The most challenging surf is at Punta de Lobos, 6km south, where the national surfing championships are held. Look out for the sea lions in the beach’s peculiar escarpments. Closer to town, surfers wade into the chilly sea (the ocean temperature rarely rises above 14°C) at La Puntilla, which juts out at the western end of the calmer main beach, Playa Las Terrazas. Just south of here lies Playa Infiernillo, with a faster wave for more experienced surfers. Pichilemu took a battering in the 2010 tsunami and earthquake, but bounced back faster than a surfer after a wipeout.
La Ruta del Vino del Valle de Colchagua
La Ruta del Vino del Valle de Colchagua
The Valle de Colchagua lies in the heart of one of Chile’s finest wine-making districts. Seven wineries in the area have formed an itinerary called La Ruta del Vino del Valle de Colchagua. Tours run daily and include visits to two to three wineries with multilingual guides and the chance to sample wines at each. Lunch is taken in some of the best restaurants in the valley. Reservations must be made at least 24 hours in advance at the office at Plaza de Armas 298 in Santa Cruz (rutadelvino.cl). Tours can also include a visit to the Museo de Colchagua. The best time to take the tour is in late March, when the wineries organize their own Fiesta de la Vendimia (grape-harvest festival). The following are some of the best wineries to visit independently:
Viña Casa Silva Hijuela 3, Casa Lotel A Angostura, 7km north of San Fernando, 72 913117, casasilva.cl. Founded in 1892, this picturesque vineyard has classic wine-tasting facilities, an exclusive hotel in a beautifully restored colonial building, a polo pitch and a top-notch restaurant. Hour-long tours are offered five times daily.
Viña Clos Apalta Ruta I-50 Camino San Fernando to Pichilemu Km36, Cunaquito, 72 953350, lapostolle.com. The titular tipple produced at Lapostolle’s gravity-fed winery is organic and biodynamic. Standard one-hour tasting tours of the 445-acre estate are offered as well as visits with horseriding or lunch. Four enchanting, luxurious cabins are nestled into the forested hillside above the vineyards in case you want to stay the night.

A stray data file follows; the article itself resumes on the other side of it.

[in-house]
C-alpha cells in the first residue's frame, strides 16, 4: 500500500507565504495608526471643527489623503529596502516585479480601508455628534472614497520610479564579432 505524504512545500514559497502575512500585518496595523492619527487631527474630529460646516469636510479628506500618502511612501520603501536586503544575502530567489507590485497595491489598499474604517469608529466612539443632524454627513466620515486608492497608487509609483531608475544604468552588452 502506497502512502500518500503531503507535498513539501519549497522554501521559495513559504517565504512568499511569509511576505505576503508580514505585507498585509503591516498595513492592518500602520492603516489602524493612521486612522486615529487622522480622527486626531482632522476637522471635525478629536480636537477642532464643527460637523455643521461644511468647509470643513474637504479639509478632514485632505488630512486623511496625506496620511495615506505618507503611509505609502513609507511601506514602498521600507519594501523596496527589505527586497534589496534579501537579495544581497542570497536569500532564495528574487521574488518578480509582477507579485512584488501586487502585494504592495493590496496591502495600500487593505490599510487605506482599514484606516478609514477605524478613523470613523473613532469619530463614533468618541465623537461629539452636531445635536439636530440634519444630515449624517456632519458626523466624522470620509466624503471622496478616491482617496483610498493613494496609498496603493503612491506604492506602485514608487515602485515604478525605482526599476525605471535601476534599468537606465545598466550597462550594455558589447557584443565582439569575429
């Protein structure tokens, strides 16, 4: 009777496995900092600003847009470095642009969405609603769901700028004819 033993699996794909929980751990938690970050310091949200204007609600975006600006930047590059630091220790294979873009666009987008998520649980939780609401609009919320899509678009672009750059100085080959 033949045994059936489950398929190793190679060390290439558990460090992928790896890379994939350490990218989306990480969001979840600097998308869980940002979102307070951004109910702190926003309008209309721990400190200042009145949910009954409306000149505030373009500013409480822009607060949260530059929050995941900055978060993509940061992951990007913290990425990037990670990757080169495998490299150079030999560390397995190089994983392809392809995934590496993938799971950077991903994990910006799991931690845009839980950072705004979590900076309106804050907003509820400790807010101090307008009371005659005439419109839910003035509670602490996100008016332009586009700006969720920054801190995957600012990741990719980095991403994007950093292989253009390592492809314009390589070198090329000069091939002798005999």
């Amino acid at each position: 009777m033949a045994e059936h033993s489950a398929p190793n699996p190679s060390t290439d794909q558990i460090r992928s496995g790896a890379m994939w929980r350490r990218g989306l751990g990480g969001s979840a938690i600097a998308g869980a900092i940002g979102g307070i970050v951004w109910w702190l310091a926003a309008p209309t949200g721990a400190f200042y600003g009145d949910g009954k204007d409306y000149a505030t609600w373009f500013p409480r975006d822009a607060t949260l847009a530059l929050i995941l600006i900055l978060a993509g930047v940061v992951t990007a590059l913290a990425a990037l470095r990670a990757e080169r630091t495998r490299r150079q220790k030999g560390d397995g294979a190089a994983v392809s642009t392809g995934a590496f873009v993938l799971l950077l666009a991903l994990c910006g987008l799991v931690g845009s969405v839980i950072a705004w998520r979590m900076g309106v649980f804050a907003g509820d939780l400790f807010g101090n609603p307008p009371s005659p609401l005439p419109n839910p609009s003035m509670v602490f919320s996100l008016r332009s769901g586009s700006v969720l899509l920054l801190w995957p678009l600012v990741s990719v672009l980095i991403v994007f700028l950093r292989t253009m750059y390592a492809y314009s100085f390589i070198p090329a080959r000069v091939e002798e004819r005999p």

Viña Laura Hartwig Camino Barreales s/n, 72 823179, www.laurahartwig.cl. On the outskirts of Santa Cruz, this compact winery has 198 acres of vines dating from 1979. As well as tasting tour, there’s the option of sleeping among the grapevines at the Hotel Terra Viña or dining on first-rate Italian fare at the adjacent restaurant Vino Bello.
Viña Montes Parcela 15, Millahue de Apalta, Santa Cruz, 72 817815, monteswines.com. A tractor ride through the picturesque 23-year-old vineyard is included in the tours of Monte’s Apalta estate 43km northeast of Santa Cruz. As well as standard 1hr tours, they offer guided nature hikes and a lunch option.
Viña MontGras Camino Isla de Yáquil s/n, Palmilla, 72 822845, www.montgras.cl. This 494-acre bodega 12km west of Santa Cruz produces, among others, the rare Carmenère wine. It is well set up for visits, with vineyard tours, blind tastings, a harvest experience and a make-your-own-wine activity all on offer.
Viña Santa Helena Angostura s/n Km133 Sur, 72 913081, santahelena.cl. Set on 222 acres of vineyards 5km north of San Fernando. Daily tours are offered of their century-old cabernet sauvignon vineyard and cellar.
Viña Viu Manent Carretera del Vino Km37, Santa Cruz, 72 858751, viumanent.cl. Just 7km east of Santa Cruz, a visit to this third-generation, family-owned winery includes a vintage carriage ride through the 370-acre estate. Wine-making, and wine and food pairing workshops are also offered, and there is a gourmet restaurant if you’re inspired to lunch among the grapes.